James Morrow Walsh (1840-1905) And Fort Walsh Named for Him

Superintendent Walsh of the NWMP built the Fort in Cypress Hills, Saskatchewan, Canada

Image source: RCMP History https://www.rcmp-grc.gc.ca/en/history-rcmp i

James Morrow Walsh was an important figure in several of the most dramatic episodes that marked the development of early western Canada.

Born in Prescott, Upper Canada on May 22, 1840 Walsh was one of the nine children of Lewis Walsh, a ship’s carpenter, and Margaret Morrow. Little is known about Walsh’s early life. Like many other young men he was drawn to the military life and attended the training courses offered to militia officers.

Walsh served during the Fenian raids of 1866 and the Red River Rebellion in 1869–70 in the Red River Colony (at the junction of the Red and Assiniboine Rivers in Manitoba). Walsh obtained one of the highly prized commissions in the 2nd (Ontario) Battalion of Rifles in the Red River expeditionary force. At the last moment, he turned down the position when offered a commission as superintendent and sub-inspector in the mounted police force being organized for the North-West Territories. Walsh married Mary Mowat on April 19, 1870. After his appointment, Walsh helped recruit members of the first contingent and accompanied them to Winnipeg.

Image source: RCMP Veterans http://www.rcmpveteransvancouver.com/supt-james-morrow-walsh-o-7/

In the spring of 1875, Walsh was sent to the Cypress Hills, (in what is now Saskatchewan) in command of B Division to establish an independent post which he was permitted to name for himself. Fort Walsh was to be the most important NWMP establishment for the next seven years.

After the defeat of George Armstrong Custer at the battle of the Little Bighorn in June 1876, Sitting Bull and several thousand Sioux took refuge in Canada, near Fort Walsh. Responsibility for handling this delicate and dangerous situation fell to Walsh. He quickly established a relationship of trust with Sitting Bull and other Sioux leaders. Although the Sioux vastly outnumbered the police, they kept the peace within Canada and refrained from making raids across the border. Walsh basked in the glow of American newspaper stories that referred to him as Sitting Bull’s boss.”  Canadian author and former Royal Canadian Mounted Police officer, Ian Anderson wrote about the relationship between the two men, in his 2010 book, Sitting Bull’s Boss – Above the Medicine Line with James Morrow Walsh.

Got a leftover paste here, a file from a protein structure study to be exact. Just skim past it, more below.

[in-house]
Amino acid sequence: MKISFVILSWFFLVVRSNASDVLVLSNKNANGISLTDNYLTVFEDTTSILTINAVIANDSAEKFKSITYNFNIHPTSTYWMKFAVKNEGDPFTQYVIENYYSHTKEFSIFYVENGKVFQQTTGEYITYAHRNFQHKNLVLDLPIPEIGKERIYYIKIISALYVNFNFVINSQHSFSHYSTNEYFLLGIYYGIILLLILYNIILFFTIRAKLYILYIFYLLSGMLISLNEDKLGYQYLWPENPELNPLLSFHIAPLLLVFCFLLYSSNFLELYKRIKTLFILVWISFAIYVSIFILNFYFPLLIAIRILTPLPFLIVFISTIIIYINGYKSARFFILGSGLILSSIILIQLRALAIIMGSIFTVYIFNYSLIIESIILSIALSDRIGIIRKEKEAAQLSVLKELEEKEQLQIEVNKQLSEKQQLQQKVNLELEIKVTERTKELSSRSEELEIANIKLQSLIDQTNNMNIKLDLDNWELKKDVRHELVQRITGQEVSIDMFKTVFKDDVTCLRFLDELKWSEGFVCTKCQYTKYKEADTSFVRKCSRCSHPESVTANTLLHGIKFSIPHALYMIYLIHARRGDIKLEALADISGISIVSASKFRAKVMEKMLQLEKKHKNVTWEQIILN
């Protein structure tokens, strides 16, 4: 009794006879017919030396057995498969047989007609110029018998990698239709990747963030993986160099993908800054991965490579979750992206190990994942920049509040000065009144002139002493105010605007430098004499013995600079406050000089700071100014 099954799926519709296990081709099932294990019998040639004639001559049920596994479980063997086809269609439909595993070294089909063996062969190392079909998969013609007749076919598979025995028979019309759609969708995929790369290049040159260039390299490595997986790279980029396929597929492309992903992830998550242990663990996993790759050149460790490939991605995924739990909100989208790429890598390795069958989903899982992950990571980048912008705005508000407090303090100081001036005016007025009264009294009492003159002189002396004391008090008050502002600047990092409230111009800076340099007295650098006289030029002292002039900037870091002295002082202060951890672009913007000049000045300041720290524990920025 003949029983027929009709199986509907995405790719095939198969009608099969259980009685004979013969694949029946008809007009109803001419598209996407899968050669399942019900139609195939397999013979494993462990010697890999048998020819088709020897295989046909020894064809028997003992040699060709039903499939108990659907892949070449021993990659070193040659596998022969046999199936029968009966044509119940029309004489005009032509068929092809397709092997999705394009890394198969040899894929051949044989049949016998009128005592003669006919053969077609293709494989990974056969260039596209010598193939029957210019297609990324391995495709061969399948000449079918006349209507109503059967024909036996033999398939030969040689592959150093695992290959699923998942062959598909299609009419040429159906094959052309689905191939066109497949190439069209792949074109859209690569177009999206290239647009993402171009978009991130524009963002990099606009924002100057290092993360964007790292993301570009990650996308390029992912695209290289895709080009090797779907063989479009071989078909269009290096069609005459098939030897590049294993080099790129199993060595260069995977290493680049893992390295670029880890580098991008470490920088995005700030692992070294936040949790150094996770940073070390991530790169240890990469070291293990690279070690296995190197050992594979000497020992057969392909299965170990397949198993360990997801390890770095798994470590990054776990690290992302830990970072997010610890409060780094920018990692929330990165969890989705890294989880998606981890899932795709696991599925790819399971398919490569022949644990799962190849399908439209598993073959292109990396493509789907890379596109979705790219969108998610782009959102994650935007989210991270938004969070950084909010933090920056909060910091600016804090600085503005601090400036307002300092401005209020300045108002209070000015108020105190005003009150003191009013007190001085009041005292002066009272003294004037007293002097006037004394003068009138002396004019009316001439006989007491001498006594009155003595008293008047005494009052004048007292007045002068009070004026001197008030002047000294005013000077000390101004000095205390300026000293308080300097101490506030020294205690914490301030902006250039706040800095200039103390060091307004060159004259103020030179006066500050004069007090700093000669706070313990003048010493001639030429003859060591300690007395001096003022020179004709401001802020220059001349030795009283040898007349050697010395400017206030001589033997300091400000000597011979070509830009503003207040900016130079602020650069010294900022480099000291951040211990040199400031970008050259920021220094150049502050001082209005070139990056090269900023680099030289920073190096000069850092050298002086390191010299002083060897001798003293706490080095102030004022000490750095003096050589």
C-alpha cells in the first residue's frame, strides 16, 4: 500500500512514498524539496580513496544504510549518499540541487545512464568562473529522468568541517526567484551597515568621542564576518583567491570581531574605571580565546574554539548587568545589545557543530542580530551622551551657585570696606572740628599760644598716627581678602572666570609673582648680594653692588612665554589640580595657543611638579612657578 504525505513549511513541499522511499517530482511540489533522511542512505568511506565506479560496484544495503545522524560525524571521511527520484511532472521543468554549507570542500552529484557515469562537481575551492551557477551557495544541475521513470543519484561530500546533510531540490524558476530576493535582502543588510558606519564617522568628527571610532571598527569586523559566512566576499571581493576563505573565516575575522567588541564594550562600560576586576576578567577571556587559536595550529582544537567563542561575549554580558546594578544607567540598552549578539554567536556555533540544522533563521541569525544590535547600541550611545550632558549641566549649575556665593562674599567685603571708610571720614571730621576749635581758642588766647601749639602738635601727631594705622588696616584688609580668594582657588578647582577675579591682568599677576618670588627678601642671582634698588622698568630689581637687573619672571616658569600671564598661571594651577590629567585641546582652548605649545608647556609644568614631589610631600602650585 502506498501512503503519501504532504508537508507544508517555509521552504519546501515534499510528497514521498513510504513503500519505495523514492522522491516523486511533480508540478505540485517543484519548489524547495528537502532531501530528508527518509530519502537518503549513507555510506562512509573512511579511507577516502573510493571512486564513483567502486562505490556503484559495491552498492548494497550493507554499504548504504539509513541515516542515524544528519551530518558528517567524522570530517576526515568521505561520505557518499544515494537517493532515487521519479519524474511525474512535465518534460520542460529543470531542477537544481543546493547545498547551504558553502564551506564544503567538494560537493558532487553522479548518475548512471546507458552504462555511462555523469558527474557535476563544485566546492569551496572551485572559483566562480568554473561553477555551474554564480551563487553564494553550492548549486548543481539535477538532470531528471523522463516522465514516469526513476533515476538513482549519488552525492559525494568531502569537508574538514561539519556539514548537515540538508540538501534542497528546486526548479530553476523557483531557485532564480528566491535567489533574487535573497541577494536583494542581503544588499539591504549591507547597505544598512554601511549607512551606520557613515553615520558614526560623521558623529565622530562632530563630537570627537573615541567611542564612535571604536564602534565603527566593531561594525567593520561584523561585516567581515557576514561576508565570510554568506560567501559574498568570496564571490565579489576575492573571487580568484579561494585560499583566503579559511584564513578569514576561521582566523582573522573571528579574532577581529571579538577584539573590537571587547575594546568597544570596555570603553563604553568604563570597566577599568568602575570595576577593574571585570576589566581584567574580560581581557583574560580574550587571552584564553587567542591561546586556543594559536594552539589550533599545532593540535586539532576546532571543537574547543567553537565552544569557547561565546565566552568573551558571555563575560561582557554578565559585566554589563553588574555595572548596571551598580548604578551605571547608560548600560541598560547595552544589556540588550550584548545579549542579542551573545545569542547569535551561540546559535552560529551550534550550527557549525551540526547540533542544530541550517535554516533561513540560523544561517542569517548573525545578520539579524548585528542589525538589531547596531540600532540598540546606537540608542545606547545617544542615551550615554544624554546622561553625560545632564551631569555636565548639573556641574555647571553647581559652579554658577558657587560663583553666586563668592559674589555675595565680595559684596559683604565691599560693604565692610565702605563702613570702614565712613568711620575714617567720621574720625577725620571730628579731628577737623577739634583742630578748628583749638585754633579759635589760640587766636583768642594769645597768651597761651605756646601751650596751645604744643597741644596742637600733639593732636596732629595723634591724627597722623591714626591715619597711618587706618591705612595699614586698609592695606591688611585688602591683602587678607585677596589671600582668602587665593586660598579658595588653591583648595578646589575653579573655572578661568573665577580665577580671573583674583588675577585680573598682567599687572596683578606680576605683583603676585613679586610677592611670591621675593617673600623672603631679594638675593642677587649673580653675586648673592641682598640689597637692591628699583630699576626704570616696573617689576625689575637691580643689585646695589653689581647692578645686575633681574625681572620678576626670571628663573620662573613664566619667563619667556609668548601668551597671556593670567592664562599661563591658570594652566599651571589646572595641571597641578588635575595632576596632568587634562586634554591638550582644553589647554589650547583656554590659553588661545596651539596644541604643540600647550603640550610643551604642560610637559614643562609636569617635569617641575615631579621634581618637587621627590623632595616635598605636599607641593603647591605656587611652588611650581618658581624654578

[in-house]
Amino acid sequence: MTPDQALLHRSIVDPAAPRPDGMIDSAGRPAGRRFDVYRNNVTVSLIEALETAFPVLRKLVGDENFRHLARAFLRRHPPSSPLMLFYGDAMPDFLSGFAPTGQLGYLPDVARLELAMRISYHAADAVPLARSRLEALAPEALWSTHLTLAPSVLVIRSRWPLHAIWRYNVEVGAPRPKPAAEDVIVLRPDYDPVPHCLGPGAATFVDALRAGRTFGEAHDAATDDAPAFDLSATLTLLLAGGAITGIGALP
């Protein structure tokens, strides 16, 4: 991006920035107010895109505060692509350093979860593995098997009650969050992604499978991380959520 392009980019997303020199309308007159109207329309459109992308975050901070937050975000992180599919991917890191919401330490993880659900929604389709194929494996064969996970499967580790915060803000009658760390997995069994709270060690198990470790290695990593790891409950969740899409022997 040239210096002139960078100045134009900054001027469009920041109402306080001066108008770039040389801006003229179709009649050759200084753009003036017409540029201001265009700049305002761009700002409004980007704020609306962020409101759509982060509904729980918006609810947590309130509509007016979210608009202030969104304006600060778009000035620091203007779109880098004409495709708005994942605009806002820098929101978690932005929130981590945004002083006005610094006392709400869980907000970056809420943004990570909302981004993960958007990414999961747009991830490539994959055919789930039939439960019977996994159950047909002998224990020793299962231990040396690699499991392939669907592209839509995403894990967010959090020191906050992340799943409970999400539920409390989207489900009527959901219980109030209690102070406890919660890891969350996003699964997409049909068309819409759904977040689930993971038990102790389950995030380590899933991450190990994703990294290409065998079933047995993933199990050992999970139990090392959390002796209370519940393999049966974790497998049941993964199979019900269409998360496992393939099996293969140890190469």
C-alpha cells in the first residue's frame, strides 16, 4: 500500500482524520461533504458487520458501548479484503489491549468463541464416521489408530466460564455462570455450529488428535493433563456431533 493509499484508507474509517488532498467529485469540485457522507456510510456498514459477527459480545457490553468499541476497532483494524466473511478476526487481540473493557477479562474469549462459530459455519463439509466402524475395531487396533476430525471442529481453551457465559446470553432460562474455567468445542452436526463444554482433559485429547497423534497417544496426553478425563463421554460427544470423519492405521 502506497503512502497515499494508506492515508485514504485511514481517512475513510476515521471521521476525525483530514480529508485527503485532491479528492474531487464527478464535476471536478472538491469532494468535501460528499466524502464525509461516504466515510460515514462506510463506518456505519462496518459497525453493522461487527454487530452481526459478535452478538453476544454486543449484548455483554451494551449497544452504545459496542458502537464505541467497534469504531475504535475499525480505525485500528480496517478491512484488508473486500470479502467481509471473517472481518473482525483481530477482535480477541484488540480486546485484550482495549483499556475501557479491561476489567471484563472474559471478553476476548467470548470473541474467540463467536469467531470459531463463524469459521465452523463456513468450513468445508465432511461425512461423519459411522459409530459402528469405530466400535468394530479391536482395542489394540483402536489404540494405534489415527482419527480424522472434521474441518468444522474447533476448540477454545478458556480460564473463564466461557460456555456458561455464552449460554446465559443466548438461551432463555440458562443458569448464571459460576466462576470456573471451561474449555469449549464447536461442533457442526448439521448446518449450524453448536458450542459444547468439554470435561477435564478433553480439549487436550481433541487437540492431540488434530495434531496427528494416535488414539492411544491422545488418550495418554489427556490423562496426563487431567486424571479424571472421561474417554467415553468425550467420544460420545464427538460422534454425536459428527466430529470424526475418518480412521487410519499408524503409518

Keeping the Sioux peaceful was only part of Walsh’s mandate. The Canadian government was extremely anxious to encourage them to return to the United States. As years passed and Sitting Bull showed no sign of readiness to return, Prime Minister Sir John A. Macdonald began to suspect that Walsh was lukewarm in his efforts to persuade the Sioux to leave, and then that  Superintendent Walsh was actively working to prevent their leaving. Walsh was transferred to Fort Qu’Appelle (Sask.) in 1880 and later that year sent to Brockville on medical leave, to get him out of the way.

Walsh was not allowed to return to his command until 1881, after Sitting Bull had returned to the United States. Two years later, the superintendent was forced to resign from the NWMP, and he was understandably bitter about his treatment. He had handled a dangerous situation without much in the way of resources other than courage and force of personality. To expect him to persuade the Sioux to leave quickly was unrealistic. The Sioux were anxious to remain in Canada permanently; the United States authorities were happy to let them stay. Only time and gradual impoverishment created the pressures necessary to resolve the impasse. Walsh had antagonized his superiors by behaving ostentatiously for the press. He further weakened his credibility within the force by becoming too sympathetic to the native predicament and too close to the Sioux, behaviour sufficient to bring about his removal.